The new Control of Tobacco Products and Electronic Delivery Systems Bill, was first announced last May by Deputy Health Minister Joe Phaahla, and is now thought to be going through a review process.
The Bill is expected to propose stricter e-cigarettes and vaping regulations, and restrictions on the use, marketing, and sales of certain tobacco products in South Africa. Moreover, it would set in place a provision allowing the government to implement a “100% public cigarette ban”.
VPASA welcomes e-cig regulations
Arguably tobacco companies started the illicit cigarette trade themselves, in order to prevent governments from being able to implement certain regulatory changes that would be detrimental to the legalindustry.
The Vapour Products Association of South Africa’s (VPASA) has emphasized that contrary to what is generally assumed, the industry welcomes the introduction of e-cig regulations. “VPASA’s second successful diginar in its Vaping Conversations series ended in consensus – that governments, including South Africa’s, should regulate vaping – and that these laws should be grounded in a risk-based approach which ensures users are both educated and informed. All decisions must be based on the latest available scientific data.”
Naturally, the part of the bill pushing for a public cigarette ban, is expected to cause controversy and resistance by the tobacco industry, as it would subject cigarettes to similar local restrictions on dagga, of which consumption is only allowed in private spaces.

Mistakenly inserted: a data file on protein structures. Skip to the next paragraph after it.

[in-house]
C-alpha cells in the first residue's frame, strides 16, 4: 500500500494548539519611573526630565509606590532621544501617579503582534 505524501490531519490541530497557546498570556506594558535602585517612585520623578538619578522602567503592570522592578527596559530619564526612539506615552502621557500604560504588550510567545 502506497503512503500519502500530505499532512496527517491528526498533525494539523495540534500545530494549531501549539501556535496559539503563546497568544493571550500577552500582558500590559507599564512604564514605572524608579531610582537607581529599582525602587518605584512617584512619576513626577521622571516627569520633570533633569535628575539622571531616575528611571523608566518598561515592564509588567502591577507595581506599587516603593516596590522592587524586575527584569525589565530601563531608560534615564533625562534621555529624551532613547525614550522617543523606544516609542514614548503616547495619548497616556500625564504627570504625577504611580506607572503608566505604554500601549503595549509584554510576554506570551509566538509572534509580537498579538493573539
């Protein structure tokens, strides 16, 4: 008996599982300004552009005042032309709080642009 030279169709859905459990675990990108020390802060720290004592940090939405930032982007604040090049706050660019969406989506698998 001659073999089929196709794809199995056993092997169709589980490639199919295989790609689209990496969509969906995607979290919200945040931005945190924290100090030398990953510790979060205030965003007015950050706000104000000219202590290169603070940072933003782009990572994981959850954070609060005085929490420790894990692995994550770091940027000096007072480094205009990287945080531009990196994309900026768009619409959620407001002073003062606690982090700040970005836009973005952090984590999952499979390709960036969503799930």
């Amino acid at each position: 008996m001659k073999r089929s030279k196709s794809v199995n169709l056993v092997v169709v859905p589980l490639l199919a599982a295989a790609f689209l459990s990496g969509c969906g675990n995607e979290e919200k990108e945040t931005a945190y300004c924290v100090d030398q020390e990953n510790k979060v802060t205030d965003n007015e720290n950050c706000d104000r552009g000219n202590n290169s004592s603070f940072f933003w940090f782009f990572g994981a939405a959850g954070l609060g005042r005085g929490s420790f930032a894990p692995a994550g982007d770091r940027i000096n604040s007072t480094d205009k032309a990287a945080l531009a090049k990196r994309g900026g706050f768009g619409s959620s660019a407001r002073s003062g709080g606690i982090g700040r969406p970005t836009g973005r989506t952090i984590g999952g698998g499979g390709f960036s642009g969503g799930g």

Big tobacco vs South African government
Last July, Japan Tobacco International (JPI) and British American Tobacco South Africa (BATSA), together with The South Africa Tobacco Transformation Alliance (SATTA) sued the South African government on grounds that the lockdown-related tobacco ban that it set in place, was infringing citizens’ rights. Moreover, they claimed that the ban was ultimately just leading to a rise in the illicit trade of tobacco products.
Meanwhile, it is widely known that the world’s major tobacco companies have not only been involved in highly organised smuggling operations for many years, but arguably they actually started the illicit trade themselves, in order to prevent governments from being able to implement regulatory changes that would be to their detriment. Case in point, they used the “the rise in illicit trade” card to justify the Covid ban-related lawsuit, and are now similarly expected to retaliate against the proposed smoking restrictions.
Read Further: The South African